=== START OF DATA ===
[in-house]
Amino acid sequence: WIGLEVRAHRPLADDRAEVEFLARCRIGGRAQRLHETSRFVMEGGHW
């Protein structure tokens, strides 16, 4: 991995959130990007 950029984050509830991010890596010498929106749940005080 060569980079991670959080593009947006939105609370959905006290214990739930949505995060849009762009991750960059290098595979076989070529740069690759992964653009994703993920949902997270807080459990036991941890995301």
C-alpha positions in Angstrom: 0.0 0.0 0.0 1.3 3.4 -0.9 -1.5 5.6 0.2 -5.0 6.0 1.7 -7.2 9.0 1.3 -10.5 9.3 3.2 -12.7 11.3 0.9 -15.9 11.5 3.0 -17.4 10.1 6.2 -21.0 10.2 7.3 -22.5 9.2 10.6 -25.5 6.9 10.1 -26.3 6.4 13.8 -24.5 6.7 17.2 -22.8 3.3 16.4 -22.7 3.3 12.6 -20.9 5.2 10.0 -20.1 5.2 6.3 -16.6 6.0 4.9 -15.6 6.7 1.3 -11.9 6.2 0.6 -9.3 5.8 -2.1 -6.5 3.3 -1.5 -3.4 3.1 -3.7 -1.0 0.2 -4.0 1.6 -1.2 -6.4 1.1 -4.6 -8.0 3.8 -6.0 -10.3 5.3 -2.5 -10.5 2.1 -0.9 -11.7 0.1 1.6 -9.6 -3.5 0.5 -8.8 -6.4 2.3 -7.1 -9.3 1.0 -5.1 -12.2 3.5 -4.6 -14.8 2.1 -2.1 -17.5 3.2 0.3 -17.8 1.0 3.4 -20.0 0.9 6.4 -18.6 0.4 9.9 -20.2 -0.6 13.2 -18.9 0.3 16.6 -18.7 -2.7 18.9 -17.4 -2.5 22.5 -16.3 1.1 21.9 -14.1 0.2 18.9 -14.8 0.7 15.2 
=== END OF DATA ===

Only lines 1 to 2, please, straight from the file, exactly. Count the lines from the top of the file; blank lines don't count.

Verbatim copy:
[in-house]
Amino acid sequence: WIGLEVRAHRPLADDRAEVEFLARCRIGGRAQRLHETSRFVMEGGHW